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Google (Nasdaq: GOOG ) announced late Tuesday that it's considering leaving China for good. The search engine powerhouse revealed that it fell victim to a "sophisticated and targeted" cyberattack. Apparently, Google believes that the hackers were trying to find information on Chinese human rights activists.
The news bulletin is spreading like wildfire, not just within business circles and industry groups, but in the upper echelons of our own government. U.S. Secretary of State Hilary Clinton has said that Google's allegations "raise very serious concerns and questions. The ability to operate with confidence in cyberspace is critical in a modern society and economy."
So how severe are the accusations? My Foolish colleague Eric Bleeker believes that Google's assertions are a "high-stakes bluff." I'm not so sure.
Big trouble in regular-sized China
Unlike domestic rival Baidu (Nasdaq: BIDU ) , Google has always been reluctant to abide by the rules of the Chinese government, especially when it comes to censorship and search compliance. And Google wouldn't be the first company to decide that jumping through the bureaucratic hoops just isn't worth it. Yahoo! (Nasdaq: YHOO ) , eBay (Nasdaq: EBAY ) , and Amazon.com (Nasdaq: AMZN ) have all but disappeared from the fastest-growing nation in the world.
In addition, Google trails Baidu substantially when it comes to market share. Baidu boasts about 300 million users and 66% of the market. While 33% isn't exactly chump change, Google has had difficulty increasing this number, most likely because of its unwillingness to comply with every regulation thrust upon it. So it seems that in order to increase its market penetration, Google would have to put its morals aside and focus on making amends with the Chinese government. However, removing items from its search engine that conflict with Chinese rhetoric doesn't exactly coincide with Google's long-standing mantra: "Don't be evil."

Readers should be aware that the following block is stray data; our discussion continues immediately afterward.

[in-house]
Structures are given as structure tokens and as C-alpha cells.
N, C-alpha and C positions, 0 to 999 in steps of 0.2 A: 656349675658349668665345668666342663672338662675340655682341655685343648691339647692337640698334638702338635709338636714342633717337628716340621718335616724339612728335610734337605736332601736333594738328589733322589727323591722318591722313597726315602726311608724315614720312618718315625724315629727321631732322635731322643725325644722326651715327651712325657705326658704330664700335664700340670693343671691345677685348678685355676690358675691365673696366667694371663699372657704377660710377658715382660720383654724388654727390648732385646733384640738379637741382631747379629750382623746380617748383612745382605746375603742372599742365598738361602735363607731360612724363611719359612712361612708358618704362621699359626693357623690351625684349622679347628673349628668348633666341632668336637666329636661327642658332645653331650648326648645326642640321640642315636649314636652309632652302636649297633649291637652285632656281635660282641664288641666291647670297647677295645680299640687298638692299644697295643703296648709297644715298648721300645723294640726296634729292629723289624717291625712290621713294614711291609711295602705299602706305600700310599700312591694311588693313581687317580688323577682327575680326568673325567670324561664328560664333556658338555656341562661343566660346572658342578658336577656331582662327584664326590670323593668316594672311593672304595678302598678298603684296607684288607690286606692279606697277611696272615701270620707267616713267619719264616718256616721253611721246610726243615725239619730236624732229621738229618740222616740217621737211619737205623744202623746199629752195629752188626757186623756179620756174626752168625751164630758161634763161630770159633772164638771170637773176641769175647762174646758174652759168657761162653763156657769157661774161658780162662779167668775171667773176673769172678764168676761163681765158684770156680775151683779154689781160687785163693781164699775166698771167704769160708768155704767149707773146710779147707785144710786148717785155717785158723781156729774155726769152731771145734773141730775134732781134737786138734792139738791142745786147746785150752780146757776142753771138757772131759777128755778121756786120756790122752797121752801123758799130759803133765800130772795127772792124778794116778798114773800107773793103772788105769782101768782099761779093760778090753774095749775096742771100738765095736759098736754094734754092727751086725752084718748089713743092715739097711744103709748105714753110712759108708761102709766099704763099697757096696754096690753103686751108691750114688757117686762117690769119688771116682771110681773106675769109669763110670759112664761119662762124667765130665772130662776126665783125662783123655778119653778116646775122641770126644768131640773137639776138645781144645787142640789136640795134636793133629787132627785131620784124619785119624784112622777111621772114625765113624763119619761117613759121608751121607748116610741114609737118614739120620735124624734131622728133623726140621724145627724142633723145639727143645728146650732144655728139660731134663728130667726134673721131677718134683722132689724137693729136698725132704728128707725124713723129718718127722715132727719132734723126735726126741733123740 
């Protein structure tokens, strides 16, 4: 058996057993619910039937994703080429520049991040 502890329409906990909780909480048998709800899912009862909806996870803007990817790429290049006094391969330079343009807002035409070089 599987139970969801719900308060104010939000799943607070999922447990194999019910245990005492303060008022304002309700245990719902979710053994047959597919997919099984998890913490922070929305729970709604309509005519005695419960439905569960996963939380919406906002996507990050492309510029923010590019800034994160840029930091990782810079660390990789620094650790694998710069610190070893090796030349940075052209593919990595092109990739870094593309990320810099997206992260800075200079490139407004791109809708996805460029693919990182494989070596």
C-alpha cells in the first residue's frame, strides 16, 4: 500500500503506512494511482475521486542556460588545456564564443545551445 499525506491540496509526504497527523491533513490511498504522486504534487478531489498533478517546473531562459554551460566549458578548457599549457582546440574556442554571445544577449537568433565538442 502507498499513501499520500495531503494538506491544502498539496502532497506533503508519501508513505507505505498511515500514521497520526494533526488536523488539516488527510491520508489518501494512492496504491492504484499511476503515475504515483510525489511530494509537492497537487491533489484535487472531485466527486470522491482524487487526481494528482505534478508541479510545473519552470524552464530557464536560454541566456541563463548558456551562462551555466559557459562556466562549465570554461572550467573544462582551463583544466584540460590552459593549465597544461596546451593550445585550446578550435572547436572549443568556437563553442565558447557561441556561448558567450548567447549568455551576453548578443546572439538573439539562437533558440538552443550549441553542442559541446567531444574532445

Nevertheless, will Google really exit a country with 1.34 billion people, an emerging middle class, and an estimated 400 million Internet users? The question's not just about google.cn -- it's about the technology sector as a whole. Google partners with Sina (Nasdaq: SINA ) , a Chinese search-engine company; with Warner Music Group and others in order to offer streaming music in China; and with China Mobile (NYSE: CHL ) , a state-owned mobile carrier that utilizes Google's search services on its handsets. A Google departure, according to the Wall Street Journal, "would throw the future of its investments and partnerships throughout the Chinese Internet and telecommunications sectors into question – while also potentially creating opportunities for Chinese rivals." It's one thing to stand firm on moral grounds, but quite another thing to commit corporate suicide by leaving one of the world's most potentially profitable regions.
Searching for a better solution
It seems as though Google has put itself in a commercial straitjacket. If it doesn't exit the market, and the Chinese government makes no concessions, the company's stand looks like an ethical ploy gone bad. If it does leave China, there's really no estimating how badly Google's bottom line could suffer in the future.
While I applaud the company's effort to continually raise awareness about censorship and vocally denounce its recent violation of privacy, I wonder whether Google couldn't have handled this ordeal more productively. If it's truly going to leave China, Big Goo they should proceed accordingly -- threats and vague warnings don't seem sufficient to sway the Chinese media autocracy. And if Google never had plans to leave China in the first place, well, then this seems like a great way to bring attention to the company's focus on social responsibility and commitment to privacy.
What do Fools think -- is Google genuine in its threats to leave the biggest online market in the world, or is this one big bluff?
Sound off in the comments below!